Africa’s’ political capital, Addis Ababa, is hosting the African Green Revolution Forum, AGRF 2014, the 4th to take place in Africa after Accra in 2010, Arusha in 2012 and Maputo in 2013. The conference aims to address the question “How can we sustainably eliminate famine and chronic hunger from the face of the continent?” Nearly 1,000 participants are expected to attend the AGRF, including African Heads of State, Ministers, farmers, business leaders, representatives of youth and women’s organizations, and scientists. The attendees will engage in conversations in 60 pre-events, plenaries and breakaway sessions from September 1-4, 2014.
The AGRF is the most significant Africa-wide gathering of agriculture experts, investors and farmers since the African Union issued its Malabo Declaration in June pushing for accelerated agricultural growth. In the Declaration, African Heads of State called for the doubling of food productivity in Africa, halving of poverty and significant progress toward the elimination of child under-nutrition by 2025. 2014 also marks the African Year of Agriculture and Food Security. The summit is expected to provide an opportunity to take stock of progress over the last decade.
The theme of this year’s AGRF is “Beyond the Tipping Point: A New Vision and Strategies for Inclusive and Sustainable Transformation.” The meeting will address critical issues for Africa’s food security: increasing food productivity as climate change presents more challenging growing conditions; promoting agricultural investment that generates benefits at all economic levels; increasing financing for agricultural development; and support for modernizing commodity markets and removing barriers to intraregional trade.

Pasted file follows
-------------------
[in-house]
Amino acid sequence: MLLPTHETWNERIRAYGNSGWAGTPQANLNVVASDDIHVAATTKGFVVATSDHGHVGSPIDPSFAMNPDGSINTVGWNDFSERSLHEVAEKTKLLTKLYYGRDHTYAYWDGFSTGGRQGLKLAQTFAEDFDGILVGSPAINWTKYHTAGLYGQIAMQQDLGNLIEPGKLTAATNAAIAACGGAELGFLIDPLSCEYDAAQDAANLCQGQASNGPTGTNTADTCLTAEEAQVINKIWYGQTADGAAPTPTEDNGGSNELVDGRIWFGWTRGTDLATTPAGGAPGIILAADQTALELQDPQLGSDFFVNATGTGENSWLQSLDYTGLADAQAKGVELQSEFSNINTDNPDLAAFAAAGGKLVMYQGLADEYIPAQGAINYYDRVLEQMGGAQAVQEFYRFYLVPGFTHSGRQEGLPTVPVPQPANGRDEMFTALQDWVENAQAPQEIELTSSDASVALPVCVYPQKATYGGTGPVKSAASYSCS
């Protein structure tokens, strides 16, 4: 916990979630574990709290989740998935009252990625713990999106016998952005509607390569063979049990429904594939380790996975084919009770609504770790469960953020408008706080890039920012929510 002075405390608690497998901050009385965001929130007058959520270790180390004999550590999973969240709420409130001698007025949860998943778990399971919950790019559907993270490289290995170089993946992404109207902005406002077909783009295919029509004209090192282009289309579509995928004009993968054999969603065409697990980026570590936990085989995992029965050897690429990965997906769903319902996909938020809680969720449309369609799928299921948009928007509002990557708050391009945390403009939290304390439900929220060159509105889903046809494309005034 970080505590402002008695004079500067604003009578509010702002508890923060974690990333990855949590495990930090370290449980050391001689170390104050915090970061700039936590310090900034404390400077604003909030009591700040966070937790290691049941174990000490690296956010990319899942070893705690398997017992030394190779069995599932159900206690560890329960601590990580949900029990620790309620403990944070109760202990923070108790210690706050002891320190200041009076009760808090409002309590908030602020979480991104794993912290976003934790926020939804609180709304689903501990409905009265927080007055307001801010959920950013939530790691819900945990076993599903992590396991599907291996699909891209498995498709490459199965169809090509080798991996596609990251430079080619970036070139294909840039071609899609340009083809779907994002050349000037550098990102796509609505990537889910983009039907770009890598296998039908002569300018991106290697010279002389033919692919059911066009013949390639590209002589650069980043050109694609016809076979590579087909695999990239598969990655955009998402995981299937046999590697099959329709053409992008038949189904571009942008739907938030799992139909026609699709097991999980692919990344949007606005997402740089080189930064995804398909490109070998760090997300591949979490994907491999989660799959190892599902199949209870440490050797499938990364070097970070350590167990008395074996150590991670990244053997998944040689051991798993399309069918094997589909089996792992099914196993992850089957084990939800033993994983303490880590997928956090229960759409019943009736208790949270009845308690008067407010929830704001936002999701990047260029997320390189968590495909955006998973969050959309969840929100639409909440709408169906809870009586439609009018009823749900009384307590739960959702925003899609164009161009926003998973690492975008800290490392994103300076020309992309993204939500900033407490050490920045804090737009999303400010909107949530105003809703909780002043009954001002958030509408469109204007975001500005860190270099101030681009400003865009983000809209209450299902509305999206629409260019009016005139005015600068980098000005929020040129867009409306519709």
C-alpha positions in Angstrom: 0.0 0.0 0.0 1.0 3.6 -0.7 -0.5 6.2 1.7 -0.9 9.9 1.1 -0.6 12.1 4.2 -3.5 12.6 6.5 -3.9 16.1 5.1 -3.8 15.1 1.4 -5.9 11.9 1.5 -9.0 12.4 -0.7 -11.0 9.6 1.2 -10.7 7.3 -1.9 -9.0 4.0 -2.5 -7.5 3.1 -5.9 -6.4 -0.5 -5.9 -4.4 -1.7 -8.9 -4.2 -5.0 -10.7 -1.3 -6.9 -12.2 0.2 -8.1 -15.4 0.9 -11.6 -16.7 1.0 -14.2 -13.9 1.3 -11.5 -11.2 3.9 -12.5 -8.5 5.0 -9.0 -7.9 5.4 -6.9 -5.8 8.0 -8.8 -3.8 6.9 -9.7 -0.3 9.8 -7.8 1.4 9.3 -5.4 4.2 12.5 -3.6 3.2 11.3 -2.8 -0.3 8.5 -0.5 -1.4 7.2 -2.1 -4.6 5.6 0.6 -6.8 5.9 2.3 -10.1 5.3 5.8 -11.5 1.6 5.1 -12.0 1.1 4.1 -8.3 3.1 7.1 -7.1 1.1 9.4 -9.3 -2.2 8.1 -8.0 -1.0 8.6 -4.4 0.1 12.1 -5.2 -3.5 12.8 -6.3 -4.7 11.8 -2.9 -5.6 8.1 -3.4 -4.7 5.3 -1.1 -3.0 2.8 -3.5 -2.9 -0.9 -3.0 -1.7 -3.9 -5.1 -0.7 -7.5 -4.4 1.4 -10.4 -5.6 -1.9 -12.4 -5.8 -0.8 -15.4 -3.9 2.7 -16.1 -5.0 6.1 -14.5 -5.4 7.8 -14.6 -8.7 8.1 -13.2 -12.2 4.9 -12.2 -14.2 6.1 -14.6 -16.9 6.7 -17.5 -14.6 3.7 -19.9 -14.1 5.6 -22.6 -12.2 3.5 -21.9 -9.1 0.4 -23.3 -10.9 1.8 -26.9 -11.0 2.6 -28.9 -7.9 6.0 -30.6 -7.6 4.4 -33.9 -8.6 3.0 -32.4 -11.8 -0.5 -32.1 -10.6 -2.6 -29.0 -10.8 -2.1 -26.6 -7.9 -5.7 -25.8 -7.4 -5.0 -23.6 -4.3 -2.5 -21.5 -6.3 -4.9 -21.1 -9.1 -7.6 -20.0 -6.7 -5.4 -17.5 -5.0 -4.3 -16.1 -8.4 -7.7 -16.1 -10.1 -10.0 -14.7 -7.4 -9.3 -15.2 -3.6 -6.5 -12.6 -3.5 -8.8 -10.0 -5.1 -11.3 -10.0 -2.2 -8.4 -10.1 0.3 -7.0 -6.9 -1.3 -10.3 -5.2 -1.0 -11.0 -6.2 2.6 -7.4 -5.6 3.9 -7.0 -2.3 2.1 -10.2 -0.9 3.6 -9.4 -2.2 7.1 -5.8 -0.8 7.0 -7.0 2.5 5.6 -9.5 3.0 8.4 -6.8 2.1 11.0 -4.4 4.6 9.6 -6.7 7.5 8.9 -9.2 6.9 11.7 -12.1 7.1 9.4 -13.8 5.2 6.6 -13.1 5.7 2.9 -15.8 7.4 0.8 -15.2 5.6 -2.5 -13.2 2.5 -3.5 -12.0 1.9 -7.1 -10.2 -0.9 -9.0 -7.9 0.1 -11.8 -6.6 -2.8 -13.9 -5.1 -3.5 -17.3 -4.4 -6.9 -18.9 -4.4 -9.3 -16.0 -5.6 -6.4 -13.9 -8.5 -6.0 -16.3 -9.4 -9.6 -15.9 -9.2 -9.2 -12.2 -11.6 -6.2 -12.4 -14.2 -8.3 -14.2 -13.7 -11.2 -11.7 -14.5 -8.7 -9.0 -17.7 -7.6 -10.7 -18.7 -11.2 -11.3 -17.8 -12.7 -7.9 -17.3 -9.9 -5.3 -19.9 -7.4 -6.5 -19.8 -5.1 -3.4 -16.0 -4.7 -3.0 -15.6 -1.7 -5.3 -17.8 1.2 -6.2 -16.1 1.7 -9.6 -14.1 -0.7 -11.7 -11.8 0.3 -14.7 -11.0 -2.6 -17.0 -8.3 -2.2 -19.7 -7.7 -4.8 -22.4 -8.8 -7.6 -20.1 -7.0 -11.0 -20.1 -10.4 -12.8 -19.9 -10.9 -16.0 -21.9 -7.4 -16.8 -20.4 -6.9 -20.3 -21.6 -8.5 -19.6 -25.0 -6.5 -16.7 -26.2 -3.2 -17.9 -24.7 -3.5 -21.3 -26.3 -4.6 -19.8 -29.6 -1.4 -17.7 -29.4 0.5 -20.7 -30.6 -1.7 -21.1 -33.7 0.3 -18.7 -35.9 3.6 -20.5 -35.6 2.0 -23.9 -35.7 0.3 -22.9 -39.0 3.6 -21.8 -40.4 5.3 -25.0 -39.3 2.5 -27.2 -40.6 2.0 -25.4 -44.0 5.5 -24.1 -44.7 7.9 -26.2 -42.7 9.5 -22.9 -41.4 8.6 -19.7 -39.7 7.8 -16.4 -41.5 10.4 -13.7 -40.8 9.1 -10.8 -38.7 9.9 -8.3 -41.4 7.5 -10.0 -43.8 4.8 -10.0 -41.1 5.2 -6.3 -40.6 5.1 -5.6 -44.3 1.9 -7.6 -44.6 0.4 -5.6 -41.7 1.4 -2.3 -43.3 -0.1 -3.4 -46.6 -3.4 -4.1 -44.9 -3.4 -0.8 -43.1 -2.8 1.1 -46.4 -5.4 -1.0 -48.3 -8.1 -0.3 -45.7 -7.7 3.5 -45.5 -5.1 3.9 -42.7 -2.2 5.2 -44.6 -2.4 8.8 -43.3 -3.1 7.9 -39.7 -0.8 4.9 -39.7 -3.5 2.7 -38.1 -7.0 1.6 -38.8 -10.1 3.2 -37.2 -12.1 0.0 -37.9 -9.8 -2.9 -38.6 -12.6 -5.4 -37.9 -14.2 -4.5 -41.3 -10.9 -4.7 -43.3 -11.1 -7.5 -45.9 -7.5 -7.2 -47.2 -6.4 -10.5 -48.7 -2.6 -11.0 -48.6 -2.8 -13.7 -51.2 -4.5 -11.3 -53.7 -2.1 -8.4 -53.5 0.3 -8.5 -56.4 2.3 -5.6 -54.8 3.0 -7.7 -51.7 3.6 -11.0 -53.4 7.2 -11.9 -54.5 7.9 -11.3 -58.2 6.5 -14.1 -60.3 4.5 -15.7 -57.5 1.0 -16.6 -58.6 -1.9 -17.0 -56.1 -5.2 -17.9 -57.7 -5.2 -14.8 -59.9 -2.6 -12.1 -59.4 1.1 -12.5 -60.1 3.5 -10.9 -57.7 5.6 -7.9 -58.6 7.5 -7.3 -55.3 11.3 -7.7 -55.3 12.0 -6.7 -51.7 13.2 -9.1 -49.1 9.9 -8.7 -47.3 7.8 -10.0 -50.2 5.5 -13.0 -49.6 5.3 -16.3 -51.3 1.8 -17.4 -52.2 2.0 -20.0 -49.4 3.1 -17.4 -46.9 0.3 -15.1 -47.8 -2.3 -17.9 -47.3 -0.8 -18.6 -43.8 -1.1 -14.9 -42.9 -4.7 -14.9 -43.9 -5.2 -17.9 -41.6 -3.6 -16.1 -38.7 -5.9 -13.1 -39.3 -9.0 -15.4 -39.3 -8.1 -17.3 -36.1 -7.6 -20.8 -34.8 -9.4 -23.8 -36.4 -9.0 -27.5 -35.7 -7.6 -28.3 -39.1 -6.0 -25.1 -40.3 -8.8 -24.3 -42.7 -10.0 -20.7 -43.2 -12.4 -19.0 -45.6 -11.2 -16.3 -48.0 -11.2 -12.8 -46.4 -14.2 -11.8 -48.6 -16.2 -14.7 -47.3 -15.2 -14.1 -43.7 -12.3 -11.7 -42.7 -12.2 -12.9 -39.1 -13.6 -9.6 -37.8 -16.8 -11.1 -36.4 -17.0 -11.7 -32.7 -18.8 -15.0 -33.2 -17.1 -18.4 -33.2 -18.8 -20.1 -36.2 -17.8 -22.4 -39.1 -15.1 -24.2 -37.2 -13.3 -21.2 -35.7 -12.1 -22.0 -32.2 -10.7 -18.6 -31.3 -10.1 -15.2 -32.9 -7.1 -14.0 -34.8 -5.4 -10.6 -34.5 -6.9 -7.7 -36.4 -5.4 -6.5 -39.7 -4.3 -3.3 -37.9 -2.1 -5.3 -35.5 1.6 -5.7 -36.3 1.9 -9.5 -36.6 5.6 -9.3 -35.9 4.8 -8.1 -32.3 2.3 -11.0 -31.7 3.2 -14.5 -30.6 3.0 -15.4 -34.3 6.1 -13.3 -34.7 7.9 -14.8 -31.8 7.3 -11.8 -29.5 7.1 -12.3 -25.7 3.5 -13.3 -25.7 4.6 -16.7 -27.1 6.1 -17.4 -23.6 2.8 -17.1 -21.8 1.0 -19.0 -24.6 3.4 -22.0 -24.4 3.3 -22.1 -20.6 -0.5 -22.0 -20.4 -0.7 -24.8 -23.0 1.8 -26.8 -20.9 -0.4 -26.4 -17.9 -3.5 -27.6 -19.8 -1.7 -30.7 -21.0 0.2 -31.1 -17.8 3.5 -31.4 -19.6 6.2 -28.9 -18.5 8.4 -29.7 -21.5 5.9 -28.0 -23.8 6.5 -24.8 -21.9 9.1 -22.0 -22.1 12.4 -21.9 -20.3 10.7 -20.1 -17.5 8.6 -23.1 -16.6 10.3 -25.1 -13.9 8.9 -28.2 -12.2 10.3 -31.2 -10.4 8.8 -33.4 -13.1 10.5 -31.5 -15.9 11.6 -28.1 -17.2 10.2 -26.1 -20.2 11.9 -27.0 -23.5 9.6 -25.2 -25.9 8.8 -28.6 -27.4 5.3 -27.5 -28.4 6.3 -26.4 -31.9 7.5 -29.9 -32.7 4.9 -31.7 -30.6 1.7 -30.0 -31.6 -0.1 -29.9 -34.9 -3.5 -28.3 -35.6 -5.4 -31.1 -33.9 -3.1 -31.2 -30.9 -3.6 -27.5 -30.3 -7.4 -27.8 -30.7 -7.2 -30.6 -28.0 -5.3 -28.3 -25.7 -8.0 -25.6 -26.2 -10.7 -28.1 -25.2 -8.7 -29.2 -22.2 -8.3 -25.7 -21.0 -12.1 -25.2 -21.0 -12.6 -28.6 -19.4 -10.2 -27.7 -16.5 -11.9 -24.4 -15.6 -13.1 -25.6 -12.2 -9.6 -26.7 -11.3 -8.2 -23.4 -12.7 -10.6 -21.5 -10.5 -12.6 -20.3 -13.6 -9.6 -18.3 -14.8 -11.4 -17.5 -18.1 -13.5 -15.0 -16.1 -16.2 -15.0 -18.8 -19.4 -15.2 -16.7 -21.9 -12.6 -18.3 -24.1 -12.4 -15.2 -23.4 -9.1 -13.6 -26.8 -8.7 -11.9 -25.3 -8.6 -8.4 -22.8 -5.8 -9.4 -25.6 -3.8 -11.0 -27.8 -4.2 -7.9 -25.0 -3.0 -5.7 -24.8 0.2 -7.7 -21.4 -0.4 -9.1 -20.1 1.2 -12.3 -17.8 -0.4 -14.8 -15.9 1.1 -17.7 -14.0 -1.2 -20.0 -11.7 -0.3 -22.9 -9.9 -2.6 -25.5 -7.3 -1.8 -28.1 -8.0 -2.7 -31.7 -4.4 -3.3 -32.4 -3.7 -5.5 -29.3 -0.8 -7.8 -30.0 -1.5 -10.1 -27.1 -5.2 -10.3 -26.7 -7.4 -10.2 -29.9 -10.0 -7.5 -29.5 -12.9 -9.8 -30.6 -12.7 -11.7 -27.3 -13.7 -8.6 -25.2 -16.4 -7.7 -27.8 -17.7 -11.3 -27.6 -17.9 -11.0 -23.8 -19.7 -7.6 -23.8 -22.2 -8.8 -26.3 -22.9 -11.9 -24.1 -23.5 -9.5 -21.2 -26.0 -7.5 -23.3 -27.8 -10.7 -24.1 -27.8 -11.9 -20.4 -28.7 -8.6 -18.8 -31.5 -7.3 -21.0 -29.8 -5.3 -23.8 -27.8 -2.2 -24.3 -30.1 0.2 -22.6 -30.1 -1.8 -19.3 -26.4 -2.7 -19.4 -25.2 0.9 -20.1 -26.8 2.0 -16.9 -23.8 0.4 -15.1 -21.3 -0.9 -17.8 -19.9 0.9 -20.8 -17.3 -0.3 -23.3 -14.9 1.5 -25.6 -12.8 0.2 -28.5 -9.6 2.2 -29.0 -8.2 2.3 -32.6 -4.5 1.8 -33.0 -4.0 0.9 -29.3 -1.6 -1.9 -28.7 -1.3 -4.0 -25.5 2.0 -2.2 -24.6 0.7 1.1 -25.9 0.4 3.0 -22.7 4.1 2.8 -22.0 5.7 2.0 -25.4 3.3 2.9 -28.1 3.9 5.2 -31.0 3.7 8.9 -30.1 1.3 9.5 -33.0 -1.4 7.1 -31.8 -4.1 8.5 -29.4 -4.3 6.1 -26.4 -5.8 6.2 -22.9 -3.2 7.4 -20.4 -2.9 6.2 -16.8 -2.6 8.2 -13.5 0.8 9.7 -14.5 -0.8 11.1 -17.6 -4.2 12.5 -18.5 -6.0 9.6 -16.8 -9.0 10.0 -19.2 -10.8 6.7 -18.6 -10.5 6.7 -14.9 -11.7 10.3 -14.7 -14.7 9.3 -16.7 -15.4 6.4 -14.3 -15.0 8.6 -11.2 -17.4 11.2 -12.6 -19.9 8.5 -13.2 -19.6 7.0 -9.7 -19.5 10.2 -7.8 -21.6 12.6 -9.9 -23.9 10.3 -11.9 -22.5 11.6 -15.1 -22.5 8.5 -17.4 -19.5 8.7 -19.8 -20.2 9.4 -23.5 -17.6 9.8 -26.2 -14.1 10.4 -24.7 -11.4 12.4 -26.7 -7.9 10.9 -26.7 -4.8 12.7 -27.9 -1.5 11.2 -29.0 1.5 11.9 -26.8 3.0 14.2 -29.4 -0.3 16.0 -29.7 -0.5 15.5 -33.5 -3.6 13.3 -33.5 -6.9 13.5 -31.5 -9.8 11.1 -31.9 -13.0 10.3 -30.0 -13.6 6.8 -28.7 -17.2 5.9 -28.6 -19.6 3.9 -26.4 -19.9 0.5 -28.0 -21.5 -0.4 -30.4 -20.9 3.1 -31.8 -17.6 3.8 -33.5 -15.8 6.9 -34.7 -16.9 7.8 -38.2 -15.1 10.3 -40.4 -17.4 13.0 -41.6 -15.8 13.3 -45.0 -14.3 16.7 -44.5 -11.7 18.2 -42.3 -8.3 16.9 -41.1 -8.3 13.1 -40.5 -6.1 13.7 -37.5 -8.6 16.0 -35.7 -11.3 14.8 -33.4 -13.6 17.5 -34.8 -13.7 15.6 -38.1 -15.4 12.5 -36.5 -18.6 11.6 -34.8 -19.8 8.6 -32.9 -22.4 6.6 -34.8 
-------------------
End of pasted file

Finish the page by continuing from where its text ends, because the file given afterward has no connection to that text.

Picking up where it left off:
The AGRF is convened by “the Partners Group” which is made up of eleven partners such as the Southern African Confederation of Agricultural Unions (SACAU), African Union (AU), African Development Bank (AfDB), OCP Group, Alliance for the Green Revolution in Africa (AGRA), Rockefeller Foundation, Syngenta International, Yara International, AGCO International, International Fund for Agricultural Development (IFAD) and the Food and Agriculture Organization (FAO) of the United Nations.
“I am proud that many African nations are becoming economic powerhouses, but without a viable agricultural sector and a strong rural economy, there cannot be a viable future for Africa,” said Kanayo Nwanze, president of IFAD. AGRA will be releasing its second annual Africa Agricultural Status Report at the AGRF. The report focuses on the issue of African agriculture and climate change, and how to accelerate the adoption of climate smart agriculture by Africa’s smallholder farmers.
“These goals represent a renewed political commitment, at the highest level, for agriculture-led growth across our region,” said African Union Chairperson Nkosazana Dlamini Zuma, ahead of the AGRF. “We need to go further, faster. AGRF gives us the opportunity to hit the ground running and set in motion the plans and measurable steps needed for an inclusive, sustainable transformation of African agriculture by all actors.”
H.E. Kofi Annan, Chairman of Kofi Annan Foundation, HE John Kufuor, former President of Ghana, Donald Kaberuka of the African Development Bank, Eleni Gabre-Madhin, CEO of Eleni Exchanges and Sean De Cleene, Senior Vice President of Yara are few among the attending international executives. The forum aims to create a “virtual dialogue” by incorporating a volunteer twitter army using the #AGRF2014 hashtag and live streaming each plenary on its website agrforum.com.
You can get real time updates of the forum by HornAffairs staff @FetsumBerhane